By Lina Saigol
Shares in Just Eat Takeaway leapt more than 5% on Wednesday, after the food-delivery platform reported a surge in online orders in the third quarter as more consumers turned to apps for their dining needs amid social distancing restrictions.
The Amsterdam-headquartered company delivered 151.4 million orders globally in the third quarter, bringing the total to 408.3 million in the first nine months of the year.
The strong results sent shares in Just Eat Takeaway up 5.34% in early morning London trading.
Just Eat Takeaway saw the highest sales in the U.K., where it delivered 46.4 million orders in three months, up 43% on the previous year.
Growth in the country was fueled by several new partnerships, including the rollout of approximately 800 McDonald’s /zigman2/quotes/203508018/composite MCD -0.82% restaurants and 300 Greggs /zigman2/quotes/205743109/delayed UK:GRG +1.11% locations.
“Order growth at Just Eat Takeaway /zigman2/quotes/201653805/delayed NL:TKWY +3.70% further accelerated, consequently widening the gap to competitors in our key markets,” said Jitse Groen, group chief executive, in a trading update on Wednesday.
“We have continued to generate strong adjusted Ebitda [Earnings before interest, taxes, depreciation and amortization], while investing aggressively, and are well-positioned for autumn and winter, our traditional growth season,” Groen added.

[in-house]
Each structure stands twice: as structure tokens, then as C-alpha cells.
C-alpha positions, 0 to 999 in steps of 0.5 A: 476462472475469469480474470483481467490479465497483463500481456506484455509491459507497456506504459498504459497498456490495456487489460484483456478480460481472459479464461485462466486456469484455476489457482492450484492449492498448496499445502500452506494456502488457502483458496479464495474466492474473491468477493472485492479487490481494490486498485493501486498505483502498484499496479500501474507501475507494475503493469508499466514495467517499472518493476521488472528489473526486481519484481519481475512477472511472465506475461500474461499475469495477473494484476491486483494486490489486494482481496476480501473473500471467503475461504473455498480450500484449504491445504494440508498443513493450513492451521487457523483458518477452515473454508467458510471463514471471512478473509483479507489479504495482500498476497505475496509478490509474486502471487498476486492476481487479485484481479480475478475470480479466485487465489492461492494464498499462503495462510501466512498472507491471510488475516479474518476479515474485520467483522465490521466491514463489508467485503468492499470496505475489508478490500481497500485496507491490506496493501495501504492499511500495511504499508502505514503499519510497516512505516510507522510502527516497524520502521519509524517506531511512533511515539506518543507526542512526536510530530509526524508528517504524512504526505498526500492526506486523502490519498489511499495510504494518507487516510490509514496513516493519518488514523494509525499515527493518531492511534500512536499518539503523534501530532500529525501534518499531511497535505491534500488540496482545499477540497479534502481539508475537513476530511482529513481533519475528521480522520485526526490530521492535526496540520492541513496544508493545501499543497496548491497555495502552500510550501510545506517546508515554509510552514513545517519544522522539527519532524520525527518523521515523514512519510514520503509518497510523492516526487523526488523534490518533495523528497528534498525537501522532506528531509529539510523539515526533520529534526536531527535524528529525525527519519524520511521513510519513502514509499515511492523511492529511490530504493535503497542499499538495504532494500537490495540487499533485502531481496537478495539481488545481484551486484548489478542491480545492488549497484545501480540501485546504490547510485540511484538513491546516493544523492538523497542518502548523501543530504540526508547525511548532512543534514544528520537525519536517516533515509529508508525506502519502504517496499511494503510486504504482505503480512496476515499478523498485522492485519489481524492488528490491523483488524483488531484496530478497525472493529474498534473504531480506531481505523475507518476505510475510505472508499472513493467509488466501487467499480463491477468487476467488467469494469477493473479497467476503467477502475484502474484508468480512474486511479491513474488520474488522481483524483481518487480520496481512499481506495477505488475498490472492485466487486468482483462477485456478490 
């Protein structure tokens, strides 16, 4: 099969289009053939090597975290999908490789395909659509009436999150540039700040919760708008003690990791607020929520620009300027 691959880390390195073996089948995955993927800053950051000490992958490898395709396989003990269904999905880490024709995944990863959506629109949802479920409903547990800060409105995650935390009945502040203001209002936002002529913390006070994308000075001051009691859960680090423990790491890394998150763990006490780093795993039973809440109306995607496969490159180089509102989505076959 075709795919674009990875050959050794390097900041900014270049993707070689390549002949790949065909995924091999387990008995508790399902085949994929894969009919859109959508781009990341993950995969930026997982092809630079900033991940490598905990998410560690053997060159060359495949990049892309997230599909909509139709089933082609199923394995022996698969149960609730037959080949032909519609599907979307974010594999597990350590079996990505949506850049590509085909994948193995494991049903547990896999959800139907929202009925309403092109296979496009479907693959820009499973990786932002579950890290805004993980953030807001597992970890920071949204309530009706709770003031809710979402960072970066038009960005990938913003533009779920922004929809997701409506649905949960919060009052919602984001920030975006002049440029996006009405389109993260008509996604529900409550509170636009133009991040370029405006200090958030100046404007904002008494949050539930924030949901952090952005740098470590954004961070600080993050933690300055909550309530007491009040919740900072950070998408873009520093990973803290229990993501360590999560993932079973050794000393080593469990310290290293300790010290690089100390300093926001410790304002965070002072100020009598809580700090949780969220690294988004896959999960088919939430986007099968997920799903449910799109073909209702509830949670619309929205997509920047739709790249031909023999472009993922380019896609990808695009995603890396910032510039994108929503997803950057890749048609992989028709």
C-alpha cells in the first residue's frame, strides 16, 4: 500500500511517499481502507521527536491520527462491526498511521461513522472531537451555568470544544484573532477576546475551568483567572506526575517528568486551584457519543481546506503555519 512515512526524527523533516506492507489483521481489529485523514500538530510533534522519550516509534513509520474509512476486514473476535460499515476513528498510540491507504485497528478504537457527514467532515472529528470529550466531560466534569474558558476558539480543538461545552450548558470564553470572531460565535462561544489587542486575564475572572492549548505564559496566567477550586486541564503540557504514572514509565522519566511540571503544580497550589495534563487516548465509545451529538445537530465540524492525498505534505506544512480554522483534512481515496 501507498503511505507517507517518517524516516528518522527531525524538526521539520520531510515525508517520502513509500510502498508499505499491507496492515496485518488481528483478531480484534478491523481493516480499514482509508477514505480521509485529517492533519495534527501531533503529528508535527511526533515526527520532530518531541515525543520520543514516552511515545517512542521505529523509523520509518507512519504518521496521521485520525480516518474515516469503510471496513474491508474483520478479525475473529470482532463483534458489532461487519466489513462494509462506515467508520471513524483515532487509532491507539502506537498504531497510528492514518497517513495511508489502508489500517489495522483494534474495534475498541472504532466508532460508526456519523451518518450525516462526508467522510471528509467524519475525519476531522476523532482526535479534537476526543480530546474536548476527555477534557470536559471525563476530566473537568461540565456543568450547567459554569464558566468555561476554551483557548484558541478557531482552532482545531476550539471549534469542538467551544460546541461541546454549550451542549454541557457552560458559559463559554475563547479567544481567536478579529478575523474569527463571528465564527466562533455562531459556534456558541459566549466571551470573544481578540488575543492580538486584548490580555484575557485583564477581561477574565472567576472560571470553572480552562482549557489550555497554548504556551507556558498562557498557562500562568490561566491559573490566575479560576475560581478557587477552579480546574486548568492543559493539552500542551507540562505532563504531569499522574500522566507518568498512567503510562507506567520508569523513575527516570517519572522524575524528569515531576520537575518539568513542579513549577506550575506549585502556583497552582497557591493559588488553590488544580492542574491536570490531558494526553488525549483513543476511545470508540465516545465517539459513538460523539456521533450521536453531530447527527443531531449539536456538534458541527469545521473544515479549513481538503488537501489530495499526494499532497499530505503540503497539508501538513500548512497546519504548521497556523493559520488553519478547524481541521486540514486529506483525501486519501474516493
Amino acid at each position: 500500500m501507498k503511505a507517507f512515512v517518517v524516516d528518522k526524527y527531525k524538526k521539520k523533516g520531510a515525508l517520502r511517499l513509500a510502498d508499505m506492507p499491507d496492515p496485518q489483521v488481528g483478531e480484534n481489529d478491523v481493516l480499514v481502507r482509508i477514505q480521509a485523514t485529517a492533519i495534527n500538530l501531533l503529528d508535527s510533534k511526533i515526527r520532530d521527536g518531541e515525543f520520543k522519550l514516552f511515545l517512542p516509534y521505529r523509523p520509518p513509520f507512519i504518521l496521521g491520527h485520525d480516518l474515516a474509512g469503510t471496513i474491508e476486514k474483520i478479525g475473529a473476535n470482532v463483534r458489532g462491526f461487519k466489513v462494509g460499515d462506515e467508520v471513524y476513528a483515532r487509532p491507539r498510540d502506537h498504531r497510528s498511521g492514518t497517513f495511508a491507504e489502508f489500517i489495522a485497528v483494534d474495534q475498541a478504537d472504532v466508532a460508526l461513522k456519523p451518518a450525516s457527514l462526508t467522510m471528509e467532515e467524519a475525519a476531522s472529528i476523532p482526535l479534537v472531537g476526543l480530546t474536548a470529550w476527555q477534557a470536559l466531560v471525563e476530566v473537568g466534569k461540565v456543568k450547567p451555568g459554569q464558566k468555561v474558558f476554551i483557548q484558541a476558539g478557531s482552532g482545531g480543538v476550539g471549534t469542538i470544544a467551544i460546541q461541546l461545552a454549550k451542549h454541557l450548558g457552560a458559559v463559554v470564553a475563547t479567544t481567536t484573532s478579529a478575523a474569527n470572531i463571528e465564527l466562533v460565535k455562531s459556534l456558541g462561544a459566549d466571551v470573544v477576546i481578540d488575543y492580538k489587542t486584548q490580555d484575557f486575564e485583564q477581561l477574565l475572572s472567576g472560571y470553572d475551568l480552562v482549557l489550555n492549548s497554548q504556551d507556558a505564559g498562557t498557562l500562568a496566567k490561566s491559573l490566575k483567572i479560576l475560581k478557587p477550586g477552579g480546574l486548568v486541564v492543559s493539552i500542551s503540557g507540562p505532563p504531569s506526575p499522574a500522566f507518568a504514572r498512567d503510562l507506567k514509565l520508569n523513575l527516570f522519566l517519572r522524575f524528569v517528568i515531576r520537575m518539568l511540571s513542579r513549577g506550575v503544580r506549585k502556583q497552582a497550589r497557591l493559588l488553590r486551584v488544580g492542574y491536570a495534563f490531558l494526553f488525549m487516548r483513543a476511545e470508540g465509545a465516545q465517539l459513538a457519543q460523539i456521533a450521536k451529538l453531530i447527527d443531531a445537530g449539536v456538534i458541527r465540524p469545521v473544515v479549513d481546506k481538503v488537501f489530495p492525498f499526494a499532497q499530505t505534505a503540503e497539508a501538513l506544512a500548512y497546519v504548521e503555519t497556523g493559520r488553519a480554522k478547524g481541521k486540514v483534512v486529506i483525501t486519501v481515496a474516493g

In Germany, orders rose 47% during the period, while restaurants in the Netherlands delivered a third more meals through the company’s platform. Australia was the fastest-growing country with triple-digit order growth in the quarter, while Canada saw an increase of 98% to 23.5 million orders.
Analysts at Jefferies said that the group’s aggressive investment program is already paying off and order growth has accelerated further.
“More importantly, the gap with competitors has widened in key markets (U.K. and Canada were signaled out). Encouragingly, problem-child Australia was “the fastest-growing country, delivering market share gains with triple-digit growth,” the analysts wrote in a note to clients.
On Oct. 7, shareholders of Just Eat Takeaway approved its acquisition of meal-delivery rival Grubhub, but rejected a pay package for the company’s U.S. chief executive.
Just Eat Takeaway agreed to buy Chicago-based Grubhub /zigman2/quotes/214569449/composite GRUB +1.13% in June for $7.3 billion in an all-stock deal that would create the largest food delivery company outside China. The company outbid Uber /zigman2/quotes/211348248/composite UBER -0.11% to win the deal, which is expected to close in the first half of 2021, pending approval from Grubhub shareholders and regulators.
Matt Maloney was due to receive a $745,000 base salary in 2021, with long-term stocks and options grants of up to 1,000% of that amount as part of a long-term incentive plan.
Just Eat Takeaway, which was created out of a £6.2 billion merger between Just Eat and Netherlands-based Takeaway.com in January, said on Wednesday that that the integration of the two companies is on track, including adopting the same branding worldwide.